“Are You Lonesome Tonight?” is best known today as an Elvis Presley song, but the tune actually goes back to the Roaring Twenties. Written in 1926 by Lou Handman and Roy Turk, it was a hit for a number of vocalists in the ’20s and ’30s—Vaughn De Leath, Henry Burr, Gene Austin, and others. The song saw a resurgence in popularity starting with Al Jolson’s 1950 version, peaking ten years later with Presley’s iconic rendition, which spent six weeks at No. 1 on the Billboard chart.
Recordings through the years have varied in both the style of the day and the arrangements. An intro section and a Shakespeare-inspired recitation have been used or set aside to suit each version. Presley’s interpretation, for example, dropped the intro but used the recitation; others use the intro and not the recitation. For this arrangement, in the key of G major, we’re going to concentrate on just the main body of the song.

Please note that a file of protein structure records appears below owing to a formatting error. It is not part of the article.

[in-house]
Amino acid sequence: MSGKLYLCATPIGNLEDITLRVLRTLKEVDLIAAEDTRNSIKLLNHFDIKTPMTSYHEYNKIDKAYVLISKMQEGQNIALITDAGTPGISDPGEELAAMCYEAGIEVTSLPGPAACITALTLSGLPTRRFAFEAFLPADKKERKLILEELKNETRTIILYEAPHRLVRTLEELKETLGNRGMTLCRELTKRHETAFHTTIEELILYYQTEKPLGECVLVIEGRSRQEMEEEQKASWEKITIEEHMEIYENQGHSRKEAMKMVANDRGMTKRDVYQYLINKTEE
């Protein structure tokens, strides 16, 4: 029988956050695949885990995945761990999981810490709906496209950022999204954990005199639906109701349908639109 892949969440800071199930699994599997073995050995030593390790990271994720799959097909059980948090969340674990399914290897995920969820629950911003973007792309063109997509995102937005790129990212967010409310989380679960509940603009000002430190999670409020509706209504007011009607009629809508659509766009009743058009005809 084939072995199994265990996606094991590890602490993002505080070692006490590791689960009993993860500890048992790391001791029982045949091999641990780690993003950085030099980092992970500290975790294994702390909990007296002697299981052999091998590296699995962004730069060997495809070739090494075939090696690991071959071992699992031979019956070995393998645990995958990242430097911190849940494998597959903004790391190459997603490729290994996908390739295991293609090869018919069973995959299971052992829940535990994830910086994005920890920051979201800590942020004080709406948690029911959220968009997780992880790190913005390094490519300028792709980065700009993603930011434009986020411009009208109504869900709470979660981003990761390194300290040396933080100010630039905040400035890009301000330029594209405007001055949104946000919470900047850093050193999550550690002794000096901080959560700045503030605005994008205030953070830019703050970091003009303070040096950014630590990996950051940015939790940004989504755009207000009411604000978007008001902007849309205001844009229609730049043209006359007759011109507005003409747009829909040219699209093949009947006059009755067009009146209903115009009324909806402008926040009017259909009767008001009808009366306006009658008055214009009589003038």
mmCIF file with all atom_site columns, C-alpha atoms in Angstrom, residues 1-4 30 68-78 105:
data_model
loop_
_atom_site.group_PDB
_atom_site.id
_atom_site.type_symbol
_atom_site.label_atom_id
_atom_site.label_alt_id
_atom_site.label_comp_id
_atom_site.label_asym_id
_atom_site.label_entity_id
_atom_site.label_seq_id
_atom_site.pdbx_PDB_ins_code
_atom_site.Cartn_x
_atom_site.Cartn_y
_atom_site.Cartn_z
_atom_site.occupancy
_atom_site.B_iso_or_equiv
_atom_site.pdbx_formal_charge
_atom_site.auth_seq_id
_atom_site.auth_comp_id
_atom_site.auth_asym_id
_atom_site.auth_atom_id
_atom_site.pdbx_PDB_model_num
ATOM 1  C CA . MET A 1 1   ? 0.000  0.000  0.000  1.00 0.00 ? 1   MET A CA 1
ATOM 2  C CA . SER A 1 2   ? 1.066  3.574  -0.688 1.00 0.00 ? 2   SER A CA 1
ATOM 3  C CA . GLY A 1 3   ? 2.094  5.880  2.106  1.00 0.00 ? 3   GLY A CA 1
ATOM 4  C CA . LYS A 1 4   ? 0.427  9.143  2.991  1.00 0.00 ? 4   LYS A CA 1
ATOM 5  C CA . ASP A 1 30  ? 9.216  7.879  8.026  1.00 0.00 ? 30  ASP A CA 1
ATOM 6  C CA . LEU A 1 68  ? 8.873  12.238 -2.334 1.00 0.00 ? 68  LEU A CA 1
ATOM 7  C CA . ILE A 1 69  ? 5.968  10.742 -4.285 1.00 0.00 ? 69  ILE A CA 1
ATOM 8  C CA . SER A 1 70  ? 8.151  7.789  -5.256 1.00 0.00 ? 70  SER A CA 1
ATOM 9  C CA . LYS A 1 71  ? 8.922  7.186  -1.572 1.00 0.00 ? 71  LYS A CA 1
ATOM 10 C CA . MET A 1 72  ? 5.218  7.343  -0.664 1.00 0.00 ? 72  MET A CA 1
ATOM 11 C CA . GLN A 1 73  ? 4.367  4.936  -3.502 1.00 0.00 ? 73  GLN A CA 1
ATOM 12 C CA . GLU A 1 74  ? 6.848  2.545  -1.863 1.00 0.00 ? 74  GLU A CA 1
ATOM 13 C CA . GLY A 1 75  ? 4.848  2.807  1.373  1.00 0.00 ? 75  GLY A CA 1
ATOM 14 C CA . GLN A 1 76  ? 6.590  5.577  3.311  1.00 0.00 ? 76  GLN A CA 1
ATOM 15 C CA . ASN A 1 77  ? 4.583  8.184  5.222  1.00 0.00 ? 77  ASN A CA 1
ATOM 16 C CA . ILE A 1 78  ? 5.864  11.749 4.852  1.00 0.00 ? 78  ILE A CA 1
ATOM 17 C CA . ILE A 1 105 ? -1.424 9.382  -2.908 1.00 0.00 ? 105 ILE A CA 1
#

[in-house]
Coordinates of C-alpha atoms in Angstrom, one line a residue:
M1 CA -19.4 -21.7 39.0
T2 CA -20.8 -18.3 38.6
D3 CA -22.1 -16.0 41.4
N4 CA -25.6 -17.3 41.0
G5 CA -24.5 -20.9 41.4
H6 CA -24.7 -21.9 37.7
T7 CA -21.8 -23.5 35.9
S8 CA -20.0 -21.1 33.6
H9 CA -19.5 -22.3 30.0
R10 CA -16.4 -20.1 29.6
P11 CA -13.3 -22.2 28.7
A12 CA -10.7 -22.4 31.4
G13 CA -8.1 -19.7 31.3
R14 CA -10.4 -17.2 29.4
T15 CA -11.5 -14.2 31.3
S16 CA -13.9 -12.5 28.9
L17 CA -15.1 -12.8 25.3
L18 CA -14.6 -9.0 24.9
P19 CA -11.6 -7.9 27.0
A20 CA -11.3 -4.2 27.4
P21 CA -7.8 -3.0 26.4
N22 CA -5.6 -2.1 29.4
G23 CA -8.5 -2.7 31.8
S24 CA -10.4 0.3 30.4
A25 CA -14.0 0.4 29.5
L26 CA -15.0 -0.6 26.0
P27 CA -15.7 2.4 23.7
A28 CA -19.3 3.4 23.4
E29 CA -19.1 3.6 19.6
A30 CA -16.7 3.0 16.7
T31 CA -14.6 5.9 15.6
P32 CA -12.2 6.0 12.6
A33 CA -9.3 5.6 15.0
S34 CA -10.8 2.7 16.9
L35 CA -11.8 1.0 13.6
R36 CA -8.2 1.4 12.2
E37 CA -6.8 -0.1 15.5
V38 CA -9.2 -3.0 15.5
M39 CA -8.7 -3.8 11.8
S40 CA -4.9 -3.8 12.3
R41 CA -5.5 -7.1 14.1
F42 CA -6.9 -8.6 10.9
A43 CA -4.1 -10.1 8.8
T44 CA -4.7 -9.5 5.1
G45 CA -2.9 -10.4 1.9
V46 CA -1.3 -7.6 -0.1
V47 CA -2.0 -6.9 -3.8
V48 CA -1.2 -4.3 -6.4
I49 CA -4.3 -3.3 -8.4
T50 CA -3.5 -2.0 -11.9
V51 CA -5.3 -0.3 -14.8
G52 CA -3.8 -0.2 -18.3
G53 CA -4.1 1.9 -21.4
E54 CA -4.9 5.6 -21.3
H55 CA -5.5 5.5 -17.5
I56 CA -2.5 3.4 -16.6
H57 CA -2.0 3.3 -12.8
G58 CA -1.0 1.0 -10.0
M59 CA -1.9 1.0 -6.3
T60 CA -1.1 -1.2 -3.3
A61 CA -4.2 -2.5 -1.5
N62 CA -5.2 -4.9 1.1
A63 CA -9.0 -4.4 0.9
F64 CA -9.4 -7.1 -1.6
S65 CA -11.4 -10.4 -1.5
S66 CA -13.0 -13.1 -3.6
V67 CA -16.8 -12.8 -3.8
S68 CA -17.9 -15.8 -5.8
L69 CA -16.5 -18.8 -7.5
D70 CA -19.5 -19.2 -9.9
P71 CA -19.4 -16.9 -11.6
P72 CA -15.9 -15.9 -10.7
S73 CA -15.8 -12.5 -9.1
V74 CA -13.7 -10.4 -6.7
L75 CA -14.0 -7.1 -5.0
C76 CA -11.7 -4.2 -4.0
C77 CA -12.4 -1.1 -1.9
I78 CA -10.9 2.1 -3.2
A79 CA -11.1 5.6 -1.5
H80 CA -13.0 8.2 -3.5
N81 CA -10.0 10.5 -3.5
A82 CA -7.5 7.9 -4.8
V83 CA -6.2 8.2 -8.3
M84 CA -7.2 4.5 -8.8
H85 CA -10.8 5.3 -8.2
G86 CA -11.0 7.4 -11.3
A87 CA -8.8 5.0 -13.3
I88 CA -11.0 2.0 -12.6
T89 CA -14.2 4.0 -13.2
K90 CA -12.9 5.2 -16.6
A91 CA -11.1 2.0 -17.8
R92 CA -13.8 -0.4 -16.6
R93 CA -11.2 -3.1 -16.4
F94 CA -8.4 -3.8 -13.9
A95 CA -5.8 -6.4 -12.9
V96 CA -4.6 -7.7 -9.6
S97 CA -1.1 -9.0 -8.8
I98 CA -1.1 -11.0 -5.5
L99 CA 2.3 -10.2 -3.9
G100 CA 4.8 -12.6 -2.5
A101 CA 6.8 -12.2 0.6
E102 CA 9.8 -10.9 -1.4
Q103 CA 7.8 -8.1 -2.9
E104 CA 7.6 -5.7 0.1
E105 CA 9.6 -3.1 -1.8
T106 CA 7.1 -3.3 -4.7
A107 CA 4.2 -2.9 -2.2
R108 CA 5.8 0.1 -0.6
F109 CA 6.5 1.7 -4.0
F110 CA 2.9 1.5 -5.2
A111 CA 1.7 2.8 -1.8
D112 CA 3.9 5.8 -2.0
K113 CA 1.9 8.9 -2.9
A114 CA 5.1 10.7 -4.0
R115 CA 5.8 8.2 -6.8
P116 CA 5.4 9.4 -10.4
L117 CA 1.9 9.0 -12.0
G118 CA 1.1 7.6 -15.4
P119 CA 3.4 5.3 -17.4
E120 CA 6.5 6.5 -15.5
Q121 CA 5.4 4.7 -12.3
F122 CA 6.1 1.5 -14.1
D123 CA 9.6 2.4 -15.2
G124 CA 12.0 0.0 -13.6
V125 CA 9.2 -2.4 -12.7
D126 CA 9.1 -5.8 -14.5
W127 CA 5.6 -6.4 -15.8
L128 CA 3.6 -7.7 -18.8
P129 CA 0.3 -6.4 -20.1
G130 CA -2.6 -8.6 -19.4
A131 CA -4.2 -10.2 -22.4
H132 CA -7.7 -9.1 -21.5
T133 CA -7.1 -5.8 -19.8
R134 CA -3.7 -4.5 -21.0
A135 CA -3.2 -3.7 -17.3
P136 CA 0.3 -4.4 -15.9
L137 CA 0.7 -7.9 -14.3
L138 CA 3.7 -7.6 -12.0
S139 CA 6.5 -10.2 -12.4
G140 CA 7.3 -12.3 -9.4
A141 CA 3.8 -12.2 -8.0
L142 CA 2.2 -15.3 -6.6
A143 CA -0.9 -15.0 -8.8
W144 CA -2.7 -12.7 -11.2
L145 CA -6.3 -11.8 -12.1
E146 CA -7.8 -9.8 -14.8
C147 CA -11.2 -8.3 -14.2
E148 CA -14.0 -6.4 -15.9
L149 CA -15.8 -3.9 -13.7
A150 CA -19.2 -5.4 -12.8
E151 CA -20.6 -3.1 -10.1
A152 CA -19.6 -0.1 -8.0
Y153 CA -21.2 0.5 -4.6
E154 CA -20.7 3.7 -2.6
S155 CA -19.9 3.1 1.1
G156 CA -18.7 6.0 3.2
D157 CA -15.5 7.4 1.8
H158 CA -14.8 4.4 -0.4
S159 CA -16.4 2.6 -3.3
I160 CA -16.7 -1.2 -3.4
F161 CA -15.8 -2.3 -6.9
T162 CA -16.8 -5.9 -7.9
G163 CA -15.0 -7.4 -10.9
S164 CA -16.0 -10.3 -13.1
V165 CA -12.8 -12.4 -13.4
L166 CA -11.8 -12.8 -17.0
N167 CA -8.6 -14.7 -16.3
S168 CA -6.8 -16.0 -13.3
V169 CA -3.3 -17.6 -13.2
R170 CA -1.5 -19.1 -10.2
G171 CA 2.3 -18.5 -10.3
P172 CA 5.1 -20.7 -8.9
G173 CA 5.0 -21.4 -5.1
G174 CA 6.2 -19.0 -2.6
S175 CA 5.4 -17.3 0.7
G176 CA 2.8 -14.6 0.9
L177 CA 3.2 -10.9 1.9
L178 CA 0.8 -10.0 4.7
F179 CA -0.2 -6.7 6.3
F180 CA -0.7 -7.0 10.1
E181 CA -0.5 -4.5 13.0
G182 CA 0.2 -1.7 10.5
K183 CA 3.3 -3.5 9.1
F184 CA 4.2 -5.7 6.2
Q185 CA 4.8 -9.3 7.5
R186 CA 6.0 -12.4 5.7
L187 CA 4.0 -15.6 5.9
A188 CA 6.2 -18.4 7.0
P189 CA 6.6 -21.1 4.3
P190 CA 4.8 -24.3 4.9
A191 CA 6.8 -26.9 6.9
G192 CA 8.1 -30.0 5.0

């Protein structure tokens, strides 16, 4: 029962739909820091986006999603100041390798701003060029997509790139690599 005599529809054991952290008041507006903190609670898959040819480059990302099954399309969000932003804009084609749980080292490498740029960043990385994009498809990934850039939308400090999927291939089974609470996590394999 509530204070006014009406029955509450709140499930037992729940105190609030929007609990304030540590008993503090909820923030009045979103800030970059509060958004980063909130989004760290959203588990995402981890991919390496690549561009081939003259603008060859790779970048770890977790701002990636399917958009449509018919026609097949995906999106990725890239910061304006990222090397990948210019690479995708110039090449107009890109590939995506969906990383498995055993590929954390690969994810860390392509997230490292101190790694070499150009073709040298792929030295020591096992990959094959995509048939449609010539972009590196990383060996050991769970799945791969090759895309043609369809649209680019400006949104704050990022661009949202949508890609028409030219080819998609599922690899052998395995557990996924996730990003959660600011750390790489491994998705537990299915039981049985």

As always with this series, we’re going to keep things simple, with a relaxed tempo and mostly open chords. The arrangement runs through the song form twice, with the first ending landing on Daug (D F# A#). Augmented chords hold a lot of tension and just ache to resolve back to the I chord (in this case, G), so they’re a great device for this job. At the second ending, an E7 chord sets up a tag in which the last line is repeated. The E7, with its major third, G#, adds a moment of brightness to lift us for the ending.
For the strumming, I would recommend a common waltz pattern—play a bass note on the first beat of each measure, followed by downward strums on the higher strings, squarely on beats 2 and 3. If you’re sitting on a chord for more than two measures, such as the Em shown notated in the accompaniment pattern, try alternating the bass note—play the root (open low E) in the first bar and the fifth (B on string 5, fret 2) in the next measure. Be sure to strum gently, to best suit the character of this classic song.
This article originally appeared in the July/August 2022 issue of Acoustic Guitar magazine.
Many of the teachers who contribute lessons to Acoustic Guitar also offer private or group instruction, in-person or virtually. Check out our Acoustic Guitar Teacher Directory to learn more!